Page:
There is  much wistful speculation about leave. The kind that will take us back across the Channel is beyond hope, but opportunities for 48-hour furloughs to Antwerp are meanwhile presenting themselves. Even without the menace of V1s, now targeted on Belgium’s premier port as well as on London, the prospect of spending two days and nights in a servicemen’s hotel or hostel in a foreign city has only limited appeal; consequently, there is no competition for passes. By contrast, I am eager. Back in September, when we were briefly in Antwerp, I had made friends with Léon and Yvette Namier, a Belgian professor of dentistry and his wife ,who had insisted that I would always be welcome to visit them. Their 13-year-old daughter, Jacqui, who played the piano beautifully, had taken a childish shine to the very young officer, cried when I said good-bye and flung her arms round my neck in a way that was as unsettling as it was innocent. “Promise you’ll come back”, she had sobbed. And as countless young men in uniform have done since war began, I had promised, but known that it was a vow I would probably never be able to keep.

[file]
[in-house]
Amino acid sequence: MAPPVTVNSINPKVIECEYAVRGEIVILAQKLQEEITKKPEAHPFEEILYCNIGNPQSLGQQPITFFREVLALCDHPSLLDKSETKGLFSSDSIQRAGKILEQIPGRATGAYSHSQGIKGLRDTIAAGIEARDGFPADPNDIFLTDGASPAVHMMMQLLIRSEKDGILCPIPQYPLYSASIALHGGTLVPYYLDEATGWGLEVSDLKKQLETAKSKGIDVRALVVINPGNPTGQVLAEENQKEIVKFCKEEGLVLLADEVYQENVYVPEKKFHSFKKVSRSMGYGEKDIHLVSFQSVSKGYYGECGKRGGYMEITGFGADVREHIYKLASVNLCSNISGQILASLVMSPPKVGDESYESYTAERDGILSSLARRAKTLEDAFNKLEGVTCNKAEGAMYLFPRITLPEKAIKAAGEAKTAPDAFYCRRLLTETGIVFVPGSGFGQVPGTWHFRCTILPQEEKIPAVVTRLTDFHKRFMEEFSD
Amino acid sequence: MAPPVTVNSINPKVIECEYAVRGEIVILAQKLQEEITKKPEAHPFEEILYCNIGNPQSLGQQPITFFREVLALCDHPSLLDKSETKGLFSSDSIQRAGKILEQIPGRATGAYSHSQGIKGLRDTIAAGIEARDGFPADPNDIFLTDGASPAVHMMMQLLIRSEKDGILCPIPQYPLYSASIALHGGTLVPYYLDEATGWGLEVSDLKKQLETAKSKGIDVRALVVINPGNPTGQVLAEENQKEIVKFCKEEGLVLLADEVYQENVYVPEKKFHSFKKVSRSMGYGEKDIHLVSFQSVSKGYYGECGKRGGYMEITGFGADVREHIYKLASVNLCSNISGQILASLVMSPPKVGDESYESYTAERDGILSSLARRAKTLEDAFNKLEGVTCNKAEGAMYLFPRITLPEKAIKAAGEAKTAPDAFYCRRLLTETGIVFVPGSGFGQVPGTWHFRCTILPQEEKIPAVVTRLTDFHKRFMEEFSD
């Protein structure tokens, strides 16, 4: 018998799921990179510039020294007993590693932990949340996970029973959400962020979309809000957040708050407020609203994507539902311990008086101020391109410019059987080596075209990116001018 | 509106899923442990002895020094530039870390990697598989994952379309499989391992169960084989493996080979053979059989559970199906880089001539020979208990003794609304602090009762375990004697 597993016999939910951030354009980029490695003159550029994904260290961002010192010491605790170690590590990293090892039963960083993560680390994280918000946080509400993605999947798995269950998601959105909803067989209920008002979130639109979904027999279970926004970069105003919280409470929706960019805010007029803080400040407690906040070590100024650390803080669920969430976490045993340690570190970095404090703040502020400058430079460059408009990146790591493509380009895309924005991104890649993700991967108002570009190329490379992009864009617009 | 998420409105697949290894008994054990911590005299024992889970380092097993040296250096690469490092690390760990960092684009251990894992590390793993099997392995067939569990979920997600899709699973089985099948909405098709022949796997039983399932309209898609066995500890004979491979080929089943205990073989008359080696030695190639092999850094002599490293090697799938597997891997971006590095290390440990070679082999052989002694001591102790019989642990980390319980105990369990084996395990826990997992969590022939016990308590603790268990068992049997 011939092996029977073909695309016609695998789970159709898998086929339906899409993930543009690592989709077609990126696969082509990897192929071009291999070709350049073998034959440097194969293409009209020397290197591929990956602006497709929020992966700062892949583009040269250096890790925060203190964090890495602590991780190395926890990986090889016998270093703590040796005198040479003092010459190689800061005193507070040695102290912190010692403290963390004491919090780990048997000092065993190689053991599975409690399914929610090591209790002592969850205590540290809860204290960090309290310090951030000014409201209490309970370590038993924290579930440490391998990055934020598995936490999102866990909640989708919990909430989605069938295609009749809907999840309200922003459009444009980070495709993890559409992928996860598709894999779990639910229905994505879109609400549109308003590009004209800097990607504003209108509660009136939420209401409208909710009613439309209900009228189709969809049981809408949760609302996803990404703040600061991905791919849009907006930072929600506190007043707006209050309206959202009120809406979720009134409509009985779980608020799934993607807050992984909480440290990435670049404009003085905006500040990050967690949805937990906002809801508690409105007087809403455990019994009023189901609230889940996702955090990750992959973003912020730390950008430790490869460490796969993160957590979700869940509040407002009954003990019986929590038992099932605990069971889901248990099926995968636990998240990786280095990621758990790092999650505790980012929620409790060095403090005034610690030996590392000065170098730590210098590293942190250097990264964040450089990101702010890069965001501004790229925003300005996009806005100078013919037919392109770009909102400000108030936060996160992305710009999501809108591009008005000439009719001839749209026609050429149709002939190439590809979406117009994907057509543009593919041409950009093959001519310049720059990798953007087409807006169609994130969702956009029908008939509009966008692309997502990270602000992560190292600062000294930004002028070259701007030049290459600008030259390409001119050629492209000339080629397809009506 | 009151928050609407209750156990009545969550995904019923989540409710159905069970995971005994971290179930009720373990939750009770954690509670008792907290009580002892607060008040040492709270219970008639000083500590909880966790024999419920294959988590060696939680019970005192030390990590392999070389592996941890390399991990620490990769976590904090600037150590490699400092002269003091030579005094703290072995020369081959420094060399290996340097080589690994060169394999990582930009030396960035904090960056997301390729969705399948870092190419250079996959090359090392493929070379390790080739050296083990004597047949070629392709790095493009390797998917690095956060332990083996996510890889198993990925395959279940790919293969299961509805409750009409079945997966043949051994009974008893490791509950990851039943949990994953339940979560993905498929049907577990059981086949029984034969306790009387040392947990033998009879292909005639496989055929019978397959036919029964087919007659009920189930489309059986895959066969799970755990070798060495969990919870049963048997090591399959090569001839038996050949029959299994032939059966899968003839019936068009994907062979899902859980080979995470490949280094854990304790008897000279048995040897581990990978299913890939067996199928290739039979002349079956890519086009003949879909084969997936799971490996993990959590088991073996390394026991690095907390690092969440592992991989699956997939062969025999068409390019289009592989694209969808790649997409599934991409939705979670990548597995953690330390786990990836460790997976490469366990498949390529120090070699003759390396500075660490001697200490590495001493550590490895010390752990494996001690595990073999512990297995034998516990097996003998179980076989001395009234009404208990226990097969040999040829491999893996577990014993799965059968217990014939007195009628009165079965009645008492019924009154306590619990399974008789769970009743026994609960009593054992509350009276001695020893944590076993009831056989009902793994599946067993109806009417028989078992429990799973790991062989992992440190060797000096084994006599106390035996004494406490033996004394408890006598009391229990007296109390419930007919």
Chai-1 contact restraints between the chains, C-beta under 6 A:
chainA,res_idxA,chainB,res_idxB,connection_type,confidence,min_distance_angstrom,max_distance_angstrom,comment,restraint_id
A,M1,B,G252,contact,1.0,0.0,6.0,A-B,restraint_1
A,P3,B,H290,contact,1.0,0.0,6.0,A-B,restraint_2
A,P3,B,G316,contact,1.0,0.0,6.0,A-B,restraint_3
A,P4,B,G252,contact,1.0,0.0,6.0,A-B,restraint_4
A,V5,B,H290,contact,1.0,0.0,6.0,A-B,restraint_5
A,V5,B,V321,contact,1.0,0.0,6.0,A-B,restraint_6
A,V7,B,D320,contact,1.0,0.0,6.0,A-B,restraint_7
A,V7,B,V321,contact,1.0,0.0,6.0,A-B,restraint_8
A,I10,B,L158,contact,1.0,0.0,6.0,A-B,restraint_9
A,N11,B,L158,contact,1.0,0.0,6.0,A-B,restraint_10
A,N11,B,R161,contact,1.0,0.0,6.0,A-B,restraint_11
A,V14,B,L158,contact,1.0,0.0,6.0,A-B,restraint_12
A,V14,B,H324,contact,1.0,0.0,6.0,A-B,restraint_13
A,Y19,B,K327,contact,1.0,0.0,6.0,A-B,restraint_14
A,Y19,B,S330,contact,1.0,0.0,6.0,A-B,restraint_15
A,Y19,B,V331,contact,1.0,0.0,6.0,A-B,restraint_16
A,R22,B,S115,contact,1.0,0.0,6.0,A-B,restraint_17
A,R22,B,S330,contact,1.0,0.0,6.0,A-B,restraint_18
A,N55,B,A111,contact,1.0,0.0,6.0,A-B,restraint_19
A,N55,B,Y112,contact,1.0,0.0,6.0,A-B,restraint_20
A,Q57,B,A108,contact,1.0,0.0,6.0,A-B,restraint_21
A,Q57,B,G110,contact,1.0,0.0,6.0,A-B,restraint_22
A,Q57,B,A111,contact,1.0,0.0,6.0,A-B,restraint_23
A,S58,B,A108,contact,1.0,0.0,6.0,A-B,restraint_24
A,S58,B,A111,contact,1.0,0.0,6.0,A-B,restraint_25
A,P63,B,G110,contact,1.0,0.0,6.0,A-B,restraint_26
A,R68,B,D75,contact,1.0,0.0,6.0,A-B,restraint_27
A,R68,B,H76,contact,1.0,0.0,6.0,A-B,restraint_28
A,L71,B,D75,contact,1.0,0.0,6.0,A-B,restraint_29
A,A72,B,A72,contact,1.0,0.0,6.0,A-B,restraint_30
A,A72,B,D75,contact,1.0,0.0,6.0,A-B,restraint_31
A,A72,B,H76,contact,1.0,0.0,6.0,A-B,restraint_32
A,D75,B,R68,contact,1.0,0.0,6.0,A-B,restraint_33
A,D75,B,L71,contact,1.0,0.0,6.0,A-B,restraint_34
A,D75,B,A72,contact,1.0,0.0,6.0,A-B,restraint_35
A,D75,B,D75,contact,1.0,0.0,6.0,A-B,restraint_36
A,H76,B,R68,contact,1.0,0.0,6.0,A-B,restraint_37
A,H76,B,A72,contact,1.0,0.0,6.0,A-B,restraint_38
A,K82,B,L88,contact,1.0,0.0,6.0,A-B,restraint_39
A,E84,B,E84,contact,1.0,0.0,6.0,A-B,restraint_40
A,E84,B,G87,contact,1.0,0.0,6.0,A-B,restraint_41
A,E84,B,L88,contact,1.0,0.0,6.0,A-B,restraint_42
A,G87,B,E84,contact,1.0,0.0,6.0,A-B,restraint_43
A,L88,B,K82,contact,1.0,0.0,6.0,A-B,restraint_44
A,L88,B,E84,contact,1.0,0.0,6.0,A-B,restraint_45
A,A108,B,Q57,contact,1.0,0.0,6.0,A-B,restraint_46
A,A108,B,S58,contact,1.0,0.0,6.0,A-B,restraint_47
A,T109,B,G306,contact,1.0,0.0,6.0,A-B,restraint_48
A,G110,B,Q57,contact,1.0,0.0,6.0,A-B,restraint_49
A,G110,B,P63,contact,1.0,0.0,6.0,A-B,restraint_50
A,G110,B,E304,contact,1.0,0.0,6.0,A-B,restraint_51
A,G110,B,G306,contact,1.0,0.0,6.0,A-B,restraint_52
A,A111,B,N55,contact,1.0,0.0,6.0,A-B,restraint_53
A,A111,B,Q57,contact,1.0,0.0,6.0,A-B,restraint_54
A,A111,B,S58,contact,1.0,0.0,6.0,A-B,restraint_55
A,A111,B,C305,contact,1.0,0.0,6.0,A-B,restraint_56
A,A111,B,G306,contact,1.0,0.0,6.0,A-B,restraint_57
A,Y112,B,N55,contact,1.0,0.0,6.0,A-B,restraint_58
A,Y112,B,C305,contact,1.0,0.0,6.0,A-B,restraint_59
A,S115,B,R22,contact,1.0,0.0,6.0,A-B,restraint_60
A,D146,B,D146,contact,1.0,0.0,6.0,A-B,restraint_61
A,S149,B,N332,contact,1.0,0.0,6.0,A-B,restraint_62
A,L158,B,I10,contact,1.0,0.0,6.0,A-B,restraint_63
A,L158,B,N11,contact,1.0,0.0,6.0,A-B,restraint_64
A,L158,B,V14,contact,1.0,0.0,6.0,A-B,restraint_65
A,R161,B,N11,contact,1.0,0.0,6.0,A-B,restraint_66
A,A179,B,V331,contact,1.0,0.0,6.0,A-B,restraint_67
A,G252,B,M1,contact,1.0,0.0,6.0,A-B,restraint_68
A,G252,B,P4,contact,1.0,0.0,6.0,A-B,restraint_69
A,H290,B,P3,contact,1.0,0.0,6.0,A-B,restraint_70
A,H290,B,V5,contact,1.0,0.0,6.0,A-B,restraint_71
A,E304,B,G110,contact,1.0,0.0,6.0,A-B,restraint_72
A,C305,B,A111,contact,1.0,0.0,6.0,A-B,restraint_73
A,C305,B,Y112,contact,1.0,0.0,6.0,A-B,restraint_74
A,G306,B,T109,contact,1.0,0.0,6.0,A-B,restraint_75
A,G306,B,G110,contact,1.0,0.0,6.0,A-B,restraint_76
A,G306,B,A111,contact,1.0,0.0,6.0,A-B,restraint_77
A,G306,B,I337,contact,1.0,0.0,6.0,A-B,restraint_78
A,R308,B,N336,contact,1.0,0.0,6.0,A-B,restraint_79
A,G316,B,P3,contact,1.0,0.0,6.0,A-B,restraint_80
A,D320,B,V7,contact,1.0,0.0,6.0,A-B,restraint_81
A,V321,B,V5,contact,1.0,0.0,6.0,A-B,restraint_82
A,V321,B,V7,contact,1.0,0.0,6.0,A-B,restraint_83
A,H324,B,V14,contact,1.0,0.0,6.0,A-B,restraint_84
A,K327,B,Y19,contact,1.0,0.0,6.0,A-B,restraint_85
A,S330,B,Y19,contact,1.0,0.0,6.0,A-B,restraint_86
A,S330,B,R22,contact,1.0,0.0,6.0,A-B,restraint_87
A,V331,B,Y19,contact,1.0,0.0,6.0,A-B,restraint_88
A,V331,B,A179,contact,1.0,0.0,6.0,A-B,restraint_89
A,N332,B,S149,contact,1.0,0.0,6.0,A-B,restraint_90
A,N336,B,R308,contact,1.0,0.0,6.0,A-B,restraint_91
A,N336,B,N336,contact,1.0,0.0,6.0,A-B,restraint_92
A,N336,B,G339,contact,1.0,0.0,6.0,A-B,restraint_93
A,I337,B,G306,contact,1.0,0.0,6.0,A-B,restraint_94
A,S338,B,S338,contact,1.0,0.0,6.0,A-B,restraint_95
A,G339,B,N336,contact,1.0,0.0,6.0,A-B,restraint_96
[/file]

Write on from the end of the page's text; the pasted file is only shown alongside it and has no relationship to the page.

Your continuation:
Now I do keep it. One of my seniors is told by the colonel to have a rest and a change of scene. He, too, made friends when we were first in Antwerp and now proposes that we drive there in his jeep. The suggestion is as good as an order and one that I am not slow to obey. The other officer is almost 30 and  very good looking. Our Belgian friends will later always refer to him as le beau major. In Antwerp he will  be accommodated in the apartment of Simone, an independent and bounteously companionable young woman of twenty-three whose indulgent father owns one of the country’s largest breweries. I met her briefly back in September and fully understand the beau major’s enthusiasm for a reunion.

By now, Antwerp is under more or less daily attack from flying bombs and rockets, but, courageously, the brewer’s daughter and the Namiers are still there, so on an evening in December I am back with Yvette and Léon, drinking champagne. My hostess is a superb cook and supper is truly epicurean. Quite soon I am a little drunk with the joy if it all. Because of the bombs and rockets, Jacqui is now living with her grandparents in Brussels, to whose large mansion off the Avenue Louise Yvette and I go by train next day. There is a Steinway grand in the drawing room, so that still I cannot hear a Chopin waltz without seeing Jacqui perched on the piano stool, hearing her protests about going to bed at ten o’clock (“mais ce n’est pas toujours que Nigel est avec nous!”) and wondering if I could have been falling in love with a child of thirteen.

Only a few days later, our brief leave over, the beau major’s forward observation post is pinpointed by an enemy 88, fatally wounding his signaller and his driver, a V2 falls on a crowded cinema in Antwerp, killing some 600 people, several hundred of them Allied servicemen, and leave to the city ends.

Next post on Christmas eve: WHEN THE DANCING STOPPED